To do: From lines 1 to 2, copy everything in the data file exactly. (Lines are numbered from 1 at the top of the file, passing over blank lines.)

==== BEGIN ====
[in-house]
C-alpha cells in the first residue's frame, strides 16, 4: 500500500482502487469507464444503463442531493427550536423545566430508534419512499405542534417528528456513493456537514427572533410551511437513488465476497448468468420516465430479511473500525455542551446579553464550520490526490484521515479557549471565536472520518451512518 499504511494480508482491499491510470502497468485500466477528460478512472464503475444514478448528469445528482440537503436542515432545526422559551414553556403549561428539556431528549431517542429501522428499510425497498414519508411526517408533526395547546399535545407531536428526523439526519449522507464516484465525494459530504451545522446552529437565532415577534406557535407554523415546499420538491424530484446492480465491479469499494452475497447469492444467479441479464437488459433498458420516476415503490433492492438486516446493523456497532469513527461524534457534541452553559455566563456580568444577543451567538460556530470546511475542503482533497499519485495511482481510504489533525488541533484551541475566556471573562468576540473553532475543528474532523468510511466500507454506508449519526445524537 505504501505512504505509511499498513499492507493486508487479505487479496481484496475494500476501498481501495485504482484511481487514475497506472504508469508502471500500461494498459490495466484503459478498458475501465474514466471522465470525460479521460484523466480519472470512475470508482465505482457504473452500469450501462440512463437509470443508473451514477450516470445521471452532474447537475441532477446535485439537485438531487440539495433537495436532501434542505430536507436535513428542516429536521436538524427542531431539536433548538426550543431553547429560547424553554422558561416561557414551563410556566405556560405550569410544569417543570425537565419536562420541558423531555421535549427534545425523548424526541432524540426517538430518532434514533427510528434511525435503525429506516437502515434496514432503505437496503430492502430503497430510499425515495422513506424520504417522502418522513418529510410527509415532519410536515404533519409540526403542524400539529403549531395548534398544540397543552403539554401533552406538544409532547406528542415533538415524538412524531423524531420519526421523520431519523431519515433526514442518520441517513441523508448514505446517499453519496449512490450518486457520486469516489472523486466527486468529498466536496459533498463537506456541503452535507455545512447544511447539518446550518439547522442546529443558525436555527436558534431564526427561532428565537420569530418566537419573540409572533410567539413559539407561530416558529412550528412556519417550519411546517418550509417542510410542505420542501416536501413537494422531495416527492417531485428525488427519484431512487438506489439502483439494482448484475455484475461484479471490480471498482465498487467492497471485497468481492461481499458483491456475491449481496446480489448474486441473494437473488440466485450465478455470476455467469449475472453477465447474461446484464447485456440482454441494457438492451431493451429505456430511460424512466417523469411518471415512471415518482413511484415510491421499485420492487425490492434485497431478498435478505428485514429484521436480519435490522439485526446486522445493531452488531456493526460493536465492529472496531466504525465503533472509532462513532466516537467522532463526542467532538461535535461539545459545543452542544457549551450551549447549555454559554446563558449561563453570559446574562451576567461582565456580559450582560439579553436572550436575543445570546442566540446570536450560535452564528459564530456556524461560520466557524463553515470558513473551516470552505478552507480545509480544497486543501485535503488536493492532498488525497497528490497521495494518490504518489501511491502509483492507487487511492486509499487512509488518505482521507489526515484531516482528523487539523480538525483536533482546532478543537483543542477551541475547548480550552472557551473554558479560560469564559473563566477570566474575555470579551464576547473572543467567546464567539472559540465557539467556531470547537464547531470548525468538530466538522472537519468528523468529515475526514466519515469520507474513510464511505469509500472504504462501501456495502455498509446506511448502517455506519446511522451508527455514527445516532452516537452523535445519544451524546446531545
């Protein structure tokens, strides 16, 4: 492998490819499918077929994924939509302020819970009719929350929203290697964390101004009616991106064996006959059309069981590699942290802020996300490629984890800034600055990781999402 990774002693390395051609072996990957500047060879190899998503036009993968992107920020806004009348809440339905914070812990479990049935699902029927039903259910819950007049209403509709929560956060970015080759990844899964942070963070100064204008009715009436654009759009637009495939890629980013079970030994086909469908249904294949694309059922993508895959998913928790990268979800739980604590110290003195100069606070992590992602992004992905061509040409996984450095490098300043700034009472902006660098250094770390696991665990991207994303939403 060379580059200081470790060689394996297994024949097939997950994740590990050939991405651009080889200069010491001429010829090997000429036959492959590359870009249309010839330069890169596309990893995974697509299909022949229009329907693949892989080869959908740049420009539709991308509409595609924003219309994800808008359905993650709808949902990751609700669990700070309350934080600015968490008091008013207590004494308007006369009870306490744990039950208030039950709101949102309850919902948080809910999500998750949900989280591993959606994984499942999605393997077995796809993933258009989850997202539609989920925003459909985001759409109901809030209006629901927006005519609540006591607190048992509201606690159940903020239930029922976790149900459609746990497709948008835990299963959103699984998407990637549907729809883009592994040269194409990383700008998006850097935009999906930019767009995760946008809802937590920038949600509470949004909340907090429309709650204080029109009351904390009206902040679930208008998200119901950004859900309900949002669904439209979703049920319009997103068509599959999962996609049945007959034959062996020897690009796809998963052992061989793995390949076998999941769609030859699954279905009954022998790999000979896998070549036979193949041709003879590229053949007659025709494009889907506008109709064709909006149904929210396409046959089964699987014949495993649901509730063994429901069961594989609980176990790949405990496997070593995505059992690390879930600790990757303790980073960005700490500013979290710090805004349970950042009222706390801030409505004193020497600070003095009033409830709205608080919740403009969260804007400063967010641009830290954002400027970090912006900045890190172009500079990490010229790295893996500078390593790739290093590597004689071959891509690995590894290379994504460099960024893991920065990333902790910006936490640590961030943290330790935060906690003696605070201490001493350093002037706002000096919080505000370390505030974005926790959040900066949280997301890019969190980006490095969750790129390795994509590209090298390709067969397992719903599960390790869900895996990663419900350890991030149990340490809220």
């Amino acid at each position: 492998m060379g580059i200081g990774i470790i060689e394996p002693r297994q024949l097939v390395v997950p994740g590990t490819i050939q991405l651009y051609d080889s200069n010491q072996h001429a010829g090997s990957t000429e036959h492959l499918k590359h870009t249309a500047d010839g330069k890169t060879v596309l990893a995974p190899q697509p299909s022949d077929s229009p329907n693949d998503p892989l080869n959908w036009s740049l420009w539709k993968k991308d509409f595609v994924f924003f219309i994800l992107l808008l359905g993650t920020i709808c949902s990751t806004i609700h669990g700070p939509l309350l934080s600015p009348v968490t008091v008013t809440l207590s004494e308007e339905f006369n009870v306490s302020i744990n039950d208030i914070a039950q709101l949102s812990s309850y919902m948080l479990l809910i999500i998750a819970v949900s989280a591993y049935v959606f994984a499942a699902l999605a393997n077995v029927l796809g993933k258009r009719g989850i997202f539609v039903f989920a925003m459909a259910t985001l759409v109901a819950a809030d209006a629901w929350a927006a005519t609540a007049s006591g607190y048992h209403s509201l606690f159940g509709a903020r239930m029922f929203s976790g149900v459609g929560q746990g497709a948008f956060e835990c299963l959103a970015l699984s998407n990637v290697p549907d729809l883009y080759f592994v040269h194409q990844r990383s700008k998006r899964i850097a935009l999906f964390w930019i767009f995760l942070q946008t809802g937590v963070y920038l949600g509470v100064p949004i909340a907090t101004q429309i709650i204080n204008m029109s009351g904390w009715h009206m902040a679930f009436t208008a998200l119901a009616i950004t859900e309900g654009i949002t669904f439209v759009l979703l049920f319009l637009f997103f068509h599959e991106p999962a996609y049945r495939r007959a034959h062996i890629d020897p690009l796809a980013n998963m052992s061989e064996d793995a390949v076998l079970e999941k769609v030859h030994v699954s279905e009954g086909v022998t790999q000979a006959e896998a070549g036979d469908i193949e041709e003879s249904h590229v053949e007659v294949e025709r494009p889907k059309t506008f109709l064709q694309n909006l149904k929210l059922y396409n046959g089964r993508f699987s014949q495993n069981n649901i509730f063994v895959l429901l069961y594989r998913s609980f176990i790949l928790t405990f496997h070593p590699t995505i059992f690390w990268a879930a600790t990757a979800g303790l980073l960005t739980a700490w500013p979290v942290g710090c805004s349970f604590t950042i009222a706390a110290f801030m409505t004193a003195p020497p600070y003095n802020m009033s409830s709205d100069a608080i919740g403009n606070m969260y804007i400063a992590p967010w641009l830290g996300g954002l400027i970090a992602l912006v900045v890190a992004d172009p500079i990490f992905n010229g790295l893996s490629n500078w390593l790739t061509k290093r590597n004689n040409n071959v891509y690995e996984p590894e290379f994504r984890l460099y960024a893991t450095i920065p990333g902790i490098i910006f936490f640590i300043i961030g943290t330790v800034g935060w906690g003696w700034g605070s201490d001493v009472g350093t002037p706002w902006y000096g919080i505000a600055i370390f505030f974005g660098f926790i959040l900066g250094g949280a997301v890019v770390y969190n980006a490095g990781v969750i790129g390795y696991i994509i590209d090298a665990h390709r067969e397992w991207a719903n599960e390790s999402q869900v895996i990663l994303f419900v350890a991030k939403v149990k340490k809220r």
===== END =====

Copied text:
[in-house]
C-alpha cells in the first residue's frame, strides 16, 4: 500500500482502487469507464444503463442531493427550536423545566430508534419512499405542534417528528456513493456537514427572533410551511437513488465476497448468468420516465430479511473500525455542551446579553464550520490526490484521515479557549471565536472520518451512518 499504511494480508482491499491510470502497468485500466477528460478512472464503475444514478448528469445528482440537503436542515432545526422559551414553556403549561428539556431528549431517542429501522428499510425497498414519508411526517408533526395547546399535545407531536428526523439526519449522507464516484465525494459530504451545522446552529437565532415577534406557535407554523415546499420538491424530484446492480465491479469499494452475497447469492444467479441479464437488459433498458420516476415503490433492492438486516446493523456497532469513527461524534457534541452553559455566563456580568444577543451567538460556530470546511475542503482533497499519485495511482481510504489533525488541533484551541475566556471573562468576540473553532475543528474532523468510511466500507454506508449519526445524537 505504501505512504505509511499498513499492507493486508487479505487479496481484496475494500476501498481501495485504482484511481487514475497506472504508469508502471500500461494498459490495466484503459478498458475501465474514466471522465470525460479521460484523466480519472470512475470508482465505482457504473452500469450501462440512463437509470443508473451514477450516470445521471452532474447537475441532477446535485439537485438531487440539495433537495436532501434542505430536507436535513428542516429536521436538524427542531431539536433548538426550543431553547429560547424553554422558561416561557414551563410556566405556560405550569410544569417543570425537565419536562420541558423531555421535549427534545425523548424526541432524540426517538430518532434514533427510528434511525435503525429506516437502515434496514432503505437496503430492502430503497430510499425515495422513506424520504417522502418522513418529510410527509415532519410536515404533519409540526403542524400539529403549531395548534398544540397543552403539554401533552406538544409532547406528542415533538415524538412524531423524531420519526421523520431519523431519515433526514442518520441517513441523508448514505446517499453519496449512490450518486457520486469516489472523486466527486468529498466536496459533498463537506456541503452535507455545512447544511447539518446550518439547522442546529443558525436555527436558534431564526427561532428565537420569530418566537419573540409572533410567539413559539407561530416558529412550528412556519417550519411546517418550509417542510410542505420542501416536501413537494422531495416527492417531485428525488427519484431512487438506489439502483439494482448484475455484475461484479471490480471498482465498487467492497471485497468481492461481499458483491456475491449481496446480489448474486441473494437473488440466485450465478455470476455467469449475472453477465447474461446484464447485456440482454441494457438492451431493451429505456430511460424512466417523469411518471415512471415518482413511484415510491421499485420492487425490492434485497431478498435478505428485514429484521436480519435490522439485526446486522445493531452488531456493526460493536465492529472496531466504525465503533472509532462513532466516537467522532463526542467532538461535535461539545459545543452542544457549551450551549447549555454559554446563558449561563453570559446574562451576567461582565456580559450582560439579553436572550436575543445570546442566540446570536450560535452564528459564530456556524461560520466557524463553515470558513473551516470552505478552507480545509480544497486543501485535503488536493492532498488525497497528490497521495494518490504518489501511491502509483492507487487511492486509499487512509488518505482521507489526515484531516482528523487539523480538525483536533482546532478543537483543542477551541475547548480550552472557551473554558479560560469564559473563566477570566474575555470579551464576547473572543467567546464567539472559540465557539467556531470547537464547531470548525468538530466538522472537519468528523468529515475526514466519515469520507474513510464511505469509500472504504462501501456495502455498509446506511448502517455506519446511522451508527455514527445516532452516537452523535445519544451524546446531545